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Copy of Waves

What are waves? Properties of Waves Interactions of Waves Seismic Waves

Laura Frye

on 29 March 2011

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Transcript of Copy of Waves

What are Waves? wave medium material through which a wave travels mechanical wave waves that require a medium through which to travel electromagnetic wave waves that can travel without a medium gases, liquids, solids produced when a source of energy causes a medium to vibrate vibration repeated back and forth or up and down motion when a vibration moves through a medium, a wave results types of mechanical waves transverse "across" waves that move at right angles to the direction in which the waves travel crest the high part of a transverse wave trough the low part of a transverse wave a disturbance that transfers energy from place to place longitudinal move the medium parallel to the direction in which the waves travel compressions where the coils are close together rarefactions parts where the coils are spread out or rarified Properties of Waves basic properties amplitude wavelength frequency speed amplitude in transverse waves maximum distance the medium moves up or down from its rest position in longitudinal waves measure of how compressed or rarefied the medium the medium becomes find by measuring the distance from the rest position to the crest or trough dense compressions = large amplitude wavelength the distance between 2 corresponding parts of a wave can measure distance from crest to crest or trough to trough frequency the number of complete waves that pass a given point in a certain amount of time measured in: hertz (Hz) 1 wave per second = 1 Hz speed how far the wave travels in a given length of time speed = wavelength x frequency frequency = speed / wavelength wavelength = speed / frequency Interactions of Waves reflection refraction bending of two waves due to a change in speed when a wave enters a new medium at an angle, one side of the wave, changes speed before the other side, causing the wave to bend bending only occurs when the wave enters the medium at an angle examples: rainbow, see a fish under the water diffraction when a wave moves around a barrier or through an opening in a barrier, it bends and spreads out interference interaction between waves that meet constructive interference when waves combine to make a wave with a larger amplitude destructive interference two waves combine to make a wave with a smaller amplitude Waves Seismic Waves waves produced by earthquakes P waves, S waves, or surface waves P WAVES primary waves longitudinal seismic waves move faster than the other seismic waves and end up at distant points before the other types compressions and rarefactions of rock inside the Earth compress and expand the ground like a slinky S WAVES secondary waves transverse seismic waves shake the ground up and down and side to side as it moves through it cannot travel through liquids therefore, do not travel directly through the earth like P waves Earth's core is... liquid SURFACE WAVES combination of a longitudinal wave and a transverse wave that travels along the surface of a medium combine up and down and side to side motion, making the ground roll like ocean waves tsunamis huge surface waves on the ocean caused from earthquakes underwater the waves add upon each other as they reach shallow water detecting seismic waves seismograph records the ground movements cause by seismis waves as they move through earth placed at different locations around the world so when there is an earthquake... P waves arrive before S waves scientists measure the time between P and S waves and can tell how far away the earthquake was when an object or a wave hits a surface through which it cannot pass, it bounces back the maximum distance a wave moves away from their resting position Like sound waves move slower than P and S waves but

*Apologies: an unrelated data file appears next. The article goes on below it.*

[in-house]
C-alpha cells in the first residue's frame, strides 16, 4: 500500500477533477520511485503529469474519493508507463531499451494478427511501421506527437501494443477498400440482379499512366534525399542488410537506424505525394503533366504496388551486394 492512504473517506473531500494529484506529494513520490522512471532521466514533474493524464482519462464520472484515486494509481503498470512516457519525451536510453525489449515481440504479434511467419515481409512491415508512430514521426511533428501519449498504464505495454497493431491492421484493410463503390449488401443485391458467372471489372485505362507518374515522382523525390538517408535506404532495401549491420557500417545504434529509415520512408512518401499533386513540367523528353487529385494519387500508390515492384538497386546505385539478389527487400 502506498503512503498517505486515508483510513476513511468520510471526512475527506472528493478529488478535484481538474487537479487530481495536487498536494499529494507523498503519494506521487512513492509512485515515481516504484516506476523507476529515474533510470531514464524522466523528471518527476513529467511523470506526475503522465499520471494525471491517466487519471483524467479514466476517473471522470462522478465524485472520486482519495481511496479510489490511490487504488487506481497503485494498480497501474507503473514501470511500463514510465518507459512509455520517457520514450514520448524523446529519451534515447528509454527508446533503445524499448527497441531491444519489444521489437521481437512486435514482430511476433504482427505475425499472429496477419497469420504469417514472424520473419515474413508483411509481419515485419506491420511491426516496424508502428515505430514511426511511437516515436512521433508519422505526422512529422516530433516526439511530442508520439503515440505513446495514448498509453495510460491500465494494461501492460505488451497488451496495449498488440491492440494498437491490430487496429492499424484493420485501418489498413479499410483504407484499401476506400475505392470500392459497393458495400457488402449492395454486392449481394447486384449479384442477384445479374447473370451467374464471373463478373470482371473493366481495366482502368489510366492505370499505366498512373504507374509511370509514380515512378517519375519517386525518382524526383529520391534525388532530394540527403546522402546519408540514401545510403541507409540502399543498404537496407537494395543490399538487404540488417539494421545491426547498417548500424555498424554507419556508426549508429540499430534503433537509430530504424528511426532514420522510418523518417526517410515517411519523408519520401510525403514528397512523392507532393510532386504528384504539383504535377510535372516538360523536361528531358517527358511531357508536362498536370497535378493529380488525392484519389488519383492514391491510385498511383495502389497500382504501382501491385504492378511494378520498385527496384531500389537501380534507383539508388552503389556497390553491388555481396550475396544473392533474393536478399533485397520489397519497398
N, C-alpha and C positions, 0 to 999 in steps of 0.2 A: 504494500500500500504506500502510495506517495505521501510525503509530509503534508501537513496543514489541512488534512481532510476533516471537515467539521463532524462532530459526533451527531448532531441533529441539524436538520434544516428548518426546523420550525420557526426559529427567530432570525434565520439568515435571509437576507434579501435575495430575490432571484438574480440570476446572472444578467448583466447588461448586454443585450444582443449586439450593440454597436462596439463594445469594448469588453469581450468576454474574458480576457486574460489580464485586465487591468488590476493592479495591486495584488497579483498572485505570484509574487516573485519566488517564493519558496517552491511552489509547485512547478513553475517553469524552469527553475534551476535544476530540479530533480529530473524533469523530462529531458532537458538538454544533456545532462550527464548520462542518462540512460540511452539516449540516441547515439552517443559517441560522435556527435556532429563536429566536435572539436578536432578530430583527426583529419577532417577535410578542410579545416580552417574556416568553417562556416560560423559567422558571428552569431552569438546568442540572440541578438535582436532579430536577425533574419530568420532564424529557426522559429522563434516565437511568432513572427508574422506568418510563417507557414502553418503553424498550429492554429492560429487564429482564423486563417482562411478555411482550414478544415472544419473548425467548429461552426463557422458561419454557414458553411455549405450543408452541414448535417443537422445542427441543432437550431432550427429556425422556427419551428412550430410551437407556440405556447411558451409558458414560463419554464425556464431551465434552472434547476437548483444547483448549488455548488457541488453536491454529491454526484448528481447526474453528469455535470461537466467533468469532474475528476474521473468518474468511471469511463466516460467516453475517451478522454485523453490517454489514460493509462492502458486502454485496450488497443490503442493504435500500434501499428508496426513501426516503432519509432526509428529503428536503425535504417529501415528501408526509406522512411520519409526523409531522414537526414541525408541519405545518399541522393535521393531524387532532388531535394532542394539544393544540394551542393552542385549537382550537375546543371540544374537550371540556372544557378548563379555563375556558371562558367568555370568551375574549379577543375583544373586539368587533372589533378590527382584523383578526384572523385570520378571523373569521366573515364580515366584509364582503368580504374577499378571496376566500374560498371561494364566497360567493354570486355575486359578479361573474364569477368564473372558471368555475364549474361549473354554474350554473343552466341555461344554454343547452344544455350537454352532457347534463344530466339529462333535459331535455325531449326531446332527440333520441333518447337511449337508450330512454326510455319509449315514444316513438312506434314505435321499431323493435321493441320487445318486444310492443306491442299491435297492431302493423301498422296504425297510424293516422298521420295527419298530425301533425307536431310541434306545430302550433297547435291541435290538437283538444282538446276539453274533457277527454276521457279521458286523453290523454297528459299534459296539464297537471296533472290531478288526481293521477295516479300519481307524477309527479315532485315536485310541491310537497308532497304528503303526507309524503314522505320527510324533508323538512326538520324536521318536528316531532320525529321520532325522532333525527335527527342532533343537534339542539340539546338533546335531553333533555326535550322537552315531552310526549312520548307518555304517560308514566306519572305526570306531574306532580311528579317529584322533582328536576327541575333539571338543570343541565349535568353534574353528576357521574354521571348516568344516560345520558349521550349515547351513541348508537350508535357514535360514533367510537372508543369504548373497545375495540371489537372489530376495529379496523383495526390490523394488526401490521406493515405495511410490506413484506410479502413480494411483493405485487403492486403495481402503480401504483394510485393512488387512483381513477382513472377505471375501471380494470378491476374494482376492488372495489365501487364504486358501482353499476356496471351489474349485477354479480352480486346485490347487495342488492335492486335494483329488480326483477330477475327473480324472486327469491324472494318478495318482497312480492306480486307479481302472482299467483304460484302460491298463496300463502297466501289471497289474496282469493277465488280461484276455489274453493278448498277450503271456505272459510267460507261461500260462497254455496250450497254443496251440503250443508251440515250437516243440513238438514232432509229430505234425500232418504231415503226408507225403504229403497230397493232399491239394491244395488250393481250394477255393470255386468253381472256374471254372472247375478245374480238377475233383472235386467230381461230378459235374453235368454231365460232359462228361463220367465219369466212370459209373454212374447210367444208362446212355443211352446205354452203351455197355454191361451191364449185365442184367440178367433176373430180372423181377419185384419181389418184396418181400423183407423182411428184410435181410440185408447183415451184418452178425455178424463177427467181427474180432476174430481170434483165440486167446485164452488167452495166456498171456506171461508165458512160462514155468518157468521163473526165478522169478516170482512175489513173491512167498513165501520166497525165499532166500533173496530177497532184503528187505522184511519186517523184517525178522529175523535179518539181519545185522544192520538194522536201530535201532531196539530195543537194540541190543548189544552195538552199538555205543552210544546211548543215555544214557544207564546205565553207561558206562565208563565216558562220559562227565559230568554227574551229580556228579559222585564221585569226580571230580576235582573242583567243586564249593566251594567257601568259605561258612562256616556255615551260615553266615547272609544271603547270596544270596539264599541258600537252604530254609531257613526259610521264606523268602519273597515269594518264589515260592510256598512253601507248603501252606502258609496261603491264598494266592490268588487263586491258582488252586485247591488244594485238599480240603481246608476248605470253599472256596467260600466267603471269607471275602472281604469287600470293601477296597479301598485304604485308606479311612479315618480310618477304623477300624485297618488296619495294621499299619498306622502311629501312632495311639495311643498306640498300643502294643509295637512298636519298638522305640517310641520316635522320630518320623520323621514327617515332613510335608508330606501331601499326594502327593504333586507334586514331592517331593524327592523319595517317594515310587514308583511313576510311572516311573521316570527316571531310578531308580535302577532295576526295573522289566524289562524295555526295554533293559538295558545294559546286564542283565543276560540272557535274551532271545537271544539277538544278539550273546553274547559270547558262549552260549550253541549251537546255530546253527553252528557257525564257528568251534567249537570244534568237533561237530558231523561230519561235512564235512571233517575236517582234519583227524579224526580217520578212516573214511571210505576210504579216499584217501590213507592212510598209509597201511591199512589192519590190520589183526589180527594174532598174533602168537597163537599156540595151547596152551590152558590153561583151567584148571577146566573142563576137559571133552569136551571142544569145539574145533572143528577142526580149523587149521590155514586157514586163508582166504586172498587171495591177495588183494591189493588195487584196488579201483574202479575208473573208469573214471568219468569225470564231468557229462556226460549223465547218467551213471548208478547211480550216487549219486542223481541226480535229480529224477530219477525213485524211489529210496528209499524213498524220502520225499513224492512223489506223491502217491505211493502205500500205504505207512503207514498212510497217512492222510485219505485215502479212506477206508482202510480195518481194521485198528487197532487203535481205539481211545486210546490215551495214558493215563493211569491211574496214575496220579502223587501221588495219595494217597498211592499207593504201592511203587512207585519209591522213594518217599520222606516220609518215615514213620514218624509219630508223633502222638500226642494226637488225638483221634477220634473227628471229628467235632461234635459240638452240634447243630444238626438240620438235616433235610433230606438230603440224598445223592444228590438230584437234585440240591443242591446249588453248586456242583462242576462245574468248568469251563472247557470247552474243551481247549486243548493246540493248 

cause the most severe ground movement
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